A bone spur is a protrusion of excess bone that grows on normal bone, usually at the joint or on the spine. Although the name sounds distinctly unpleasant, in many cases bone spurs are not painful and in fact, you may not even know you have them for many years.
Bone spurs are not as sharp or pointy as the name suggests – they’re generally smooth, so any pain or discomfort they cause are more from rubbing against other bone, nerves or various connective tissues rather than because they’re poking through skin, for example. They’re very simply an excess growth of bone.
Damage to the bone or joint, especially from wear and tear, are usually the reason bone spurs develop. This wear and tear can take many forms; for example, damage to bones and ligaments can occur as the result of physical activity that strains a joint (such as dancing or running can do to the feet), from carrying excess body weight, or from an injury. Many people develop bone spurs simply as part of the aging process: osteoarthritis causes the protective cartilage that lines our joints to wear away, and bone spurs are one of the primary results of this. The body tries to compensate by growing more bone in the joint area to make up for the missing cartilage.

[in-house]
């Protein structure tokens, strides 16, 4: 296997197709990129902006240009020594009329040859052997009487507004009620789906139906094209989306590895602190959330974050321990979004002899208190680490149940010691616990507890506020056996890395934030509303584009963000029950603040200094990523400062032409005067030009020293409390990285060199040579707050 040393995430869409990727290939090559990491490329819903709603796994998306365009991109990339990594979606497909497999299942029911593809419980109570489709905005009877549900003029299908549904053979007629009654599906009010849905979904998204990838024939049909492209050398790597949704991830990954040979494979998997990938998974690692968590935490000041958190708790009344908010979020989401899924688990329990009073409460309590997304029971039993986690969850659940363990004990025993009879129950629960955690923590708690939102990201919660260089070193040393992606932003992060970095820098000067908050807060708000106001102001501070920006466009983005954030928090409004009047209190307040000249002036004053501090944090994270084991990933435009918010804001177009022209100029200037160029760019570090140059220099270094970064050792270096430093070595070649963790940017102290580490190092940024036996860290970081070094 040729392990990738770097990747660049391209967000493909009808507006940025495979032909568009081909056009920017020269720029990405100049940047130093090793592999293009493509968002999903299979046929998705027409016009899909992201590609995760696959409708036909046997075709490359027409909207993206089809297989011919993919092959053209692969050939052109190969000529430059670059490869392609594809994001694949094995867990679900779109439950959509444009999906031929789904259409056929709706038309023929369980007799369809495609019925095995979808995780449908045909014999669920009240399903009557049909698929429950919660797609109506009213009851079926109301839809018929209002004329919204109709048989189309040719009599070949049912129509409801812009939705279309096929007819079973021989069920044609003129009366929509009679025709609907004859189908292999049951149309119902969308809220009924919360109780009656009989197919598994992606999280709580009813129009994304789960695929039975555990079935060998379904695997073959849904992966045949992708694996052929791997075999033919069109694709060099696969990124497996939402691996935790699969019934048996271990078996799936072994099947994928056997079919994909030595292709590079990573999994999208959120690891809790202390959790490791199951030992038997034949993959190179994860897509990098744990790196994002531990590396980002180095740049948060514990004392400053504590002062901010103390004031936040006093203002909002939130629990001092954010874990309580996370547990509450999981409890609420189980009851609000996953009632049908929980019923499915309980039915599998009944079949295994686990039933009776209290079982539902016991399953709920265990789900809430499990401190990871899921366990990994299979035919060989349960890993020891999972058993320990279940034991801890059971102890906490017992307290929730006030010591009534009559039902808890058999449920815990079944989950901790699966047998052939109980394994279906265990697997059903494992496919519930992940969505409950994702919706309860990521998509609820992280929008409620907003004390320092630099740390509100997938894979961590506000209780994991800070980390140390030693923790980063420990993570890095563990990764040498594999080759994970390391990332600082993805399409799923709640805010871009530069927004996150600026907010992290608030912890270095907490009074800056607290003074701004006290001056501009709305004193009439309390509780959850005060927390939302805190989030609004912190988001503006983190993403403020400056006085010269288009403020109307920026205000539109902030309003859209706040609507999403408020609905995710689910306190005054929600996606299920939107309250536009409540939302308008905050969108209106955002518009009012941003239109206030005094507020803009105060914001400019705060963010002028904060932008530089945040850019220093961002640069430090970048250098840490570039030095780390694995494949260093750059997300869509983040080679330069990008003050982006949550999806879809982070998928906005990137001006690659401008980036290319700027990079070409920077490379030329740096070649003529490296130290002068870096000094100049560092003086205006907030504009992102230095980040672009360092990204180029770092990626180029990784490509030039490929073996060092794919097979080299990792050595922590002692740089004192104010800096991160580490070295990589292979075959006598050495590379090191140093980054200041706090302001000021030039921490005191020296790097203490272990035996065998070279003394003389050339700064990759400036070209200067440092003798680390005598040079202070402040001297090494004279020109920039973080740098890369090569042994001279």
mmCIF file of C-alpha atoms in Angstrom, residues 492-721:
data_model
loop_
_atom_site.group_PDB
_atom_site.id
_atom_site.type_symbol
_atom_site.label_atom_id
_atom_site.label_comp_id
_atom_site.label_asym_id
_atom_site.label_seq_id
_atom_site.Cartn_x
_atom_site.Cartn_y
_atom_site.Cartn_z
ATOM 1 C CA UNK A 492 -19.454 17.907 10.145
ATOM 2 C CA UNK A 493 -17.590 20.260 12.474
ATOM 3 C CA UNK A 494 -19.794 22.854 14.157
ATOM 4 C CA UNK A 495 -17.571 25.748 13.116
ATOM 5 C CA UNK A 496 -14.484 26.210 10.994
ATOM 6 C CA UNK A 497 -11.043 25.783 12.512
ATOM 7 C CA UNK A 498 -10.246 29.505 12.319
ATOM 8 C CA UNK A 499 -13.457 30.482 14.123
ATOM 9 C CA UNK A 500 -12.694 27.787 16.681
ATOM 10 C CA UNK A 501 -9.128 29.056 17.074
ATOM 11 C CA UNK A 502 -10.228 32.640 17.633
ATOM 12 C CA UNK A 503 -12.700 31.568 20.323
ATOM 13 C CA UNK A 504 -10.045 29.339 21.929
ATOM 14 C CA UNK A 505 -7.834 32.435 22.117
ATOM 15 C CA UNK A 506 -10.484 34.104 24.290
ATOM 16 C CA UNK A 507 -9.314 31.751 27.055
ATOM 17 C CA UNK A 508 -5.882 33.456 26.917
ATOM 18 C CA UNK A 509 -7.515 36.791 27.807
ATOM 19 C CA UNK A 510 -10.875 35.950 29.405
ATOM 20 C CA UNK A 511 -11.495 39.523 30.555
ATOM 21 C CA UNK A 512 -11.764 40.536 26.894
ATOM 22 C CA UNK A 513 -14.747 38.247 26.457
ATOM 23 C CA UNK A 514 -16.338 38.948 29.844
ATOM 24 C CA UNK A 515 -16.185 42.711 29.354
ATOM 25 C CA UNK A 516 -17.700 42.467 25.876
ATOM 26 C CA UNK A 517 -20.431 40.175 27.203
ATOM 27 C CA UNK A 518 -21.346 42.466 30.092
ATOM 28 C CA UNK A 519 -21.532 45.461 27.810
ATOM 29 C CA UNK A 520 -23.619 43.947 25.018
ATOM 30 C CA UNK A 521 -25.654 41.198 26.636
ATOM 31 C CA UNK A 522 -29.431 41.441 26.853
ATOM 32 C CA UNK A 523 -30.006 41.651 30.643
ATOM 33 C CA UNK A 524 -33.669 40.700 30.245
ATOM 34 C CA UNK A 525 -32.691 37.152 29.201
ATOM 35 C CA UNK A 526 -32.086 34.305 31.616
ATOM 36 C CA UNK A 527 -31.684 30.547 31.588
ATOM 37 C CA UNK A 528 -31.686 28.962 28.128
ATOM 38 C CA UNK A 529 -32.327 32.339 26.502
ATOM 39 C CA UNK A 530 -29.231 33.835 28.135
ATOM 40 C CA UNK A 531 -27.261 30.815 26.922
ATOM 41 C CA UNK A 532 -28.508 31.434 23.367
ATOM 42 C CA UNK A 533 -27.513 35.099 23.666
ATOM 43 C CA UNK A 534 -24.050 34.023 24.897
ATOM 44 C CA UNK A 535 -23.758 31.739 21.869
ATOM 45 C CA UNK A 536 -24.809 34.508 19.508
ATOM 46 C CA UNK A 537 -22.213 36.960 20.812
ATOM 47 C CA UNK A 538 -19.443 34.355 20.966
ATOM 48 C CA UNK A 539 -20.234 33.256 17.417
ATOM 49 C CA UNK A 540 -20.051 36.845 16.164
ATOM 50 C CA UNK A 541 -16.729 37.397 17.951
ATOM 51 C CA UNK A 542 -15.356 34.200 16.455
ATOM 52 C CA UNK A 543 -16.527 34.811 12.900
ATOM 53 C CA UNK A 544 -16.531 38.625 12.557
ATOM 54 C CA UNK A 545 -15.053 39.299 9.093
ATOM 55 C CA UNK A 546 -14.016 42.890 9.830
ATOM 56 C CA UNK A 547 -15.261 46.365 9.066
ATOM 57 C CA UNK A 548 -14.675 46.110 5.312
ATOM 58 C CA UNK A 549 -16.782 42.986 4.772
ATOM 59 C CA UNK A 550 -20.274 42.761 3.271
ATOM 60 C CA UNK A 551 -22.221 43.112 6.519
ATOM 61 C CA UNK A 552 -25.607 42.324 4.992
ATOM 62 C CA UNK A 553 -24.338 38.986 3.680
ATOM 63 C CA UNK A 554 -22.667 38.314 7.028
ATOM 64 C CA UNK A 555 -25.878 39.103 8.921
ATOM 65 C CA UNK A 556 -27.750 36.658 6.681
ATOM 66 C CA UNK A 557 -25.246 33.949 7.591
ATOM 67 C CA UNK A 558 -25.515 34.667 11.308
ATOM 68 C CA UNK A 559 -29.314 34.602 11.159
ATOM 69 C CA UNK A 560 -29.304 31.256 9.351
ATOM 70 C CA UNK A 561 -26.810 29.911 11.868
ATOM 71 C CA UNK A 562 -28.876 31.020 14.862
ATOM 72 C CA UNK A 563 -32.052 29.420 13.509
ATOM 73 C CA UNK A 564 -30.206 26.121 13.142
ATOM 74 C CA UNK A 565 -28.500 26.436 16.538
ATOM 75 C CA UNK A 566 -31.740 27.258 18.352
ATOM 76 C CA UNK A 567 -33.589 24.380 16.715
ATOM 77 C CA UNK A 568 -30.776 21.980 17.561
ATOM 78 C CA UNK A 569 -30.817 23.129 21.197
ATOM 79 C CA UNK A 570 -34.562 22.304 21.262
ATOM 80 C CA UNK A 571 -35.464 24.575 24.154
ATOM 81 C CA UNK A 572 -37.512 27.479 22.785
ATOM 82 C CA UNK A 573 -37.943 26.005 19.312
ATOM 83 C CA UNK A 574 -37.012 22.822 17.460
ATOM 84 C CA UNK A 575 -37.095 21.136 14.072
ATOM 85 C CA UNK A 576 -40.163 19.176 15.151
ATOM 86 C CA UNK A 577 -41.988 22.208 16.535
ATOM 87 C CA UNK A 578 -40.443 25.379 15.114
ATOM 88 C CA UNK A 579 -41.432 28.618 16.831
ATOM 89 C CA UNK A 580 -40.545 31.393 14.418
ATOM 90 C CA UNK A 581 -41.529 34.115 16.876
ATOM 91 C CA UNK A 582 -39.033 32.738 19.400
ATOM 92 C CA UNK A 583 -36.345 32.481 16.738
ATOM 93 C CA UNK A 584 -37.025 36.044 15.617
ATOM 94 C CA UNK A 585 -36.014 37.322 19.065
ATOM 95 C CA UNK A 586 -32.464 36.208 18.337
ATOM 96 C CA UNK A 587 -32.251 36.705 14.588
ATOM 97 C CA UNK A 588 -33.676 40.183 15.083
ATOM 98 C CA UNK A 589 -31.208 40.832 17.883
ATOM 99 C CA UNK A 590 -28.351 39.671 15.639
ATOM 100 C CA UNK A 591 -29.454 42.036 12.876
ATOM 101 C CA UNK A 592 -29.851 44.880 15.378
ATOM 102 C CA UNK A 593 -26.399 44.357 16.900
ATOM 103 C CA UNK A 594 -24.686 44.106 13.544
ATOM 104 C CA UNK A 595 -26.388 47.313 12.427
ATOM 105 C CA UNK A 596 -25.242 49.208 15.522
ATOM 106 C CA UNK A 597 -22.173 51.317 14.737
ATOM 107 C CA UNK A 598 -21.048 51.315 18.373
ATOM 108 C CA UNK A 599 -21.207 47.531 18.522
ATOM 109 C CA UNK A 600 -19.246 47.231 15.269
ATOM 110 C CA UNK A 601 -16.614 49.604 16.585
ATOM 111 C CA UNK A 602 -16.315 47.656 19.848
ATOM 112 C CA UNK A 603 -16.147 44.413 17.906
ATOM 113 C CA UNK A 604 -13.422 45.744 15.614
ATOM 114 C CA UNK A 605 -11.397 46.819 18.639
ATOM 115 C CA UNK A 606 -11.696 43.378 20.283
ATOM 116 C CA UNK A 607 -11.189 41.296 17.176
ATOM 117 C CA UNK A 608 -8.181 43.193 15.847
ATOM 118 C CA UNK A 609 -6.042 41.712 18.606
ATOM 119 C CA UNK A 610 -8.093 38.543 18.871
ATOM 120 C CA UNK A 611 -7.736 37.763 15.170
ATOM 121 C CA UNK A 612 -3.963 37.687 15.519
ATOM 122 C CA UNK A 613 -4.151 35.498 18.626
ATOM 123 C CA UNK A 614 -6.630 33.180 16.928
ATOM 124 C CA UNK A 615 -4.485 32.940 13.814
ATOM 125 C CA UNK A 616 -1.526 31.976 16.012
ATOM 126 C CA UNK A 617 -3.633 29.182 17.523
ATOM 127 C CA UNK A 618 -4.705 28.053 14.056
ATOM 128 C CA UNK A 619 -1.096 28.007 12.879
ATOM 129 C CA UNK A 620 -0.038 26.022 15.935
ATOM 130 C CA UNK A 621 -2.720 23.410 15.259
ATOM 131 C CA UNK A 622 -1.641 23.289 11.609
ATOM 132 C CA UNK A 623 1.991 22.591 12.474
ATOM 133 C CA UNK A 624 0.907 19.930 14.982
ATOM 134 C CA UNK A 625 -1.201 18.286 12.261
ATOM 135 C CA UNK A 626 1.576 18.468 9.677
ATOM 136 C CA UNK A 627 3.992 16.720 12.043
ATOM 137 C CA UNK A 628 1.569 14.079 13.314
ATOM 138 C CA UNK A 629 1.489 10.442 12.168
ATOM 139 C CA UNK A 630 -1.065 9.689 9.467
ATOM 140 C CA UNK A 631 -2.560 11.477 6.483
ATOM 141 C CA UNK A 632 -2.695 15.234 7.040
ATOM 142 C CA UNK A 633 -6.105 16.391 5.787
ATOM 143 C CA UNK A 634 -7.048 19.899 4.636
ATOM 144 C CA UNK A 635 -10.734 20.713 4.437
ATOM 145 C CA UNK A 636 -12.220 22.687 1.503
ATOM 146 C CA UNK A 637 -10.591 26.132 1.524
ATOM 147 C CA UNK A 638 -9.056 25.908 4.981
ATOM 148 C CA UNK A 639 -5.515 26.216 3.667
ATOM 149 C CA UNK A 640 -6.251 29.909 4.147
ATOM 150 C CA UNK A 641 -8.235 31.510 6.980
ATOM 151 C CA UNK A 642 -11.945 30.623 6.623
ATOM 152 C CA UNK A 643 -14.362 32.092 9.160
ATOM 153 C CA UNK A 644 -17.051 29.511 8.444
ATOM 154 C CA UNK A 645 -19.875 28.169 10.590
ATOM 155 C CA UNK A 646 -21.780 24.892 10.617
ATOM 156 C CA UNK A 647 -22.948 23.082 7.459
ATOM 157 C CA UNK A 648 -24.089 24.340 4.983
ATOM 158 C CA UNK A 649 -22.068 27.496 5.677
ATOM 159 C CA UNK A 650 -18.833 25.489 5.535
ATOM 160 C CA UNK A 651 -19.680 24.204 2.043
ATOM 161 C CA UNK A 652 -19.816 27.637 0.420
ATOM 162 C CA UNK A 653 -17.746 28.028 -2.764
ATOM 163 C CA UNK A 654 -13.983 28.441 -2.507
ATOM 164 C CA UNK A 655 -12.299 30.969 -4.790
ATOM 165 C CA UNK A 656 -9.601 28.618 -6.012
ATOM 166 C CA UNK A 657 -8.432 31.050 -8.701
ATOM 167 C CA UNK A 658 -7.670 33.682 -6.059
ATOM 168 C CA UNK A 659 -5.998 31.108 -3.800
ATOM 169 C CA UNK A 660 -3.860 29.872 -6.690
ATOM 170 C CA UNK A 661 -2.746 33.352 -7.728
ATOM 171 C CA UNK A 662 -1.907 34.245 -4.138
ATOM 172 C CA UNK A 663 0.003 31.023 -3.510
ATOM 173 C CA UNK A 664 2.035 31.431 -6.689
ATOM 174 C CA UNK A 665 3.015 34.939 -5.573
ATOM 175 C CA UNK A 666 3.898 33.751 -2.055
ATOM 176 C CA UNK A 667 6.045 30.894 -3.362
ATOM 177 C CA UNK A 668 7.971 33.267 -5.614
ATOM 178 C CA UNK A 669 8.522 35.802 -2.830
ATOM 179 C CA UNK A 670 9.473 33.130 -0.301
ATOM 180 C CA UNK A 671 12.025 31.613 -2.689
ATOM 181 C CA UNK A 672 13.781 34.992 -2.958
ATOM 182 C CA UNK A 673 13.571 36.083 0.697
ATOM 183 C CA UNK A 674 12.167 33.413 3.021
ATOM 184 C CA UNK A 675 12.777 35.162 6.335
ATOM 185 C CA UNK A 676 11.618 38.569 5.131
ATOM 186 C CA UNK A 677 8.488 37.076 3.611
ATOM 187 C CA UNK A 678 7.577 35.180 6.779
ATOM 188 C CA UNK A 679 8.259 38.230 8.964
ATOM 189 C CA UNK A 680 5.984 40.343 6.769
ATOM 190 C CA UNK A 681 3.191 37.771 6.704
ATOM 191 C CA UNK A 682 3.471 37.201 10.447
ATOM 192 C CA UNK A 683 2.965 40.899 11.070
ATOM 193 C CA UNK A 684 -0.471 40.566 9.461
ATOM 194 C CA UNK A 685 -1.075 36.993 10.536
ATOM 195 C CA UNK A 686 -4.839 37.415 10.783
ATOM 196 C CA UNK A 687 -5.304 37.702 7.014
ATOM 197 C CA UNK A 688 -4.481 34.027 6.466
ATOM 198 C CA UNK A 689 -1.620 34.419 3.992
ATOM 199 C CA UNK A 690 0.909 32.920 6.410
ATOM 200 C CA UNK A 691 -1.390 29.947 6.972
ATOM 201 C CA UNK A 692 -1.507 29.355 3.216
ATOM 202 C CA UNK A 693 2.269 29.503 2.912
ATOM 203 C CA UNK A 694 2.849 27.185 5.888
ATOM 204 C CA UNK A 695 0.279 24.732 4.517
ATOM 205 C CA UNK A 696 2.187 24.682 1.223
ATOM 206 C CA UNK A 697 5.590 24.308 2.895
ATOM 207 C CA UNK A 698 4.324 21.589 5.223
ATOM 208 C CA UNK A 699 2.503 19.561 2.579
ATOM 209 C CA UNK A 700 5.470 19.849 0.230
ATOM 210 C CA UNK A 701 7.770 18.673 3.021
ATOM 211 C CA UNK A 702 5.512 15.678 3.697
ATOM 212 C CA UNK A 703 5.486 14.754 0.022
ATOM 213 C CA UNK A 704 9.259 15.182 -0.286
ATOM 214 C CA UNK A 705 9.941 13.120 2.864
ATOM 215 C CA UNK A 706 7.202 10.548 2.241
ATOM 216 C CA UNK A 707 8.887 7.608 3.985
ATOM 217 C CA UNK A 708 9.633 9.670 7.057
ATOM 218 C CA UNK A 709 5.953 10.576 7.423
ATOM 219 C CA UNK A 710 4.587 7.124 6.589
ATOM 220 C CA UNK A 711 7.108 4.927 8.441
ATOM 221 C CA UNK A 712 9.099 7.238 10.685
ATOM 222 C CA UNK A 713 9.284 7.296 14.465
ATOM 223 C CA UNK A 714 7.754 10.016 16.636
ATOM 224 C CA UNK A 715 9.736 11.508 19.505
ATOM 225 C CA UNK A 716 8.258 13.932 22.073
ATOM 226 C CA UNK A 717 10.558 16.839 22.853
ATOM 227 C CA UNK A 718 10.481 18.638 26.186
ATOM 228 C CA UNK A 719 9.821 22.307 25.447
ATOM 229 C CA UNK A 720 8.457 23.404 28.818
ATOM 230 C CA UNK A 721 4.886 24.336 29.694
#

Although it sounds like a painful condition, a bone spur may go unnoticed for years without an x-ray or other test: many are not painful and don’t affect movement. However, they can cause varying symptoms depending on where the growths are located. If they affect the knee, you may find it difficult to fully bend it; on the fingers, they can appear as bony knobs under the skin, making the hands look gnarled; when they grow on the spine they can compress spinal nerves, causing numbness or tingling sensations throughout the body. If you notice signs such as pain, swelling, or limited motion in one of your joints – hips, knees, ankles, shoulders – talk to your doctor. Early intervention and treatment can help reduce joint damage and pain from bone spurs and related conditions like osteoarthritis.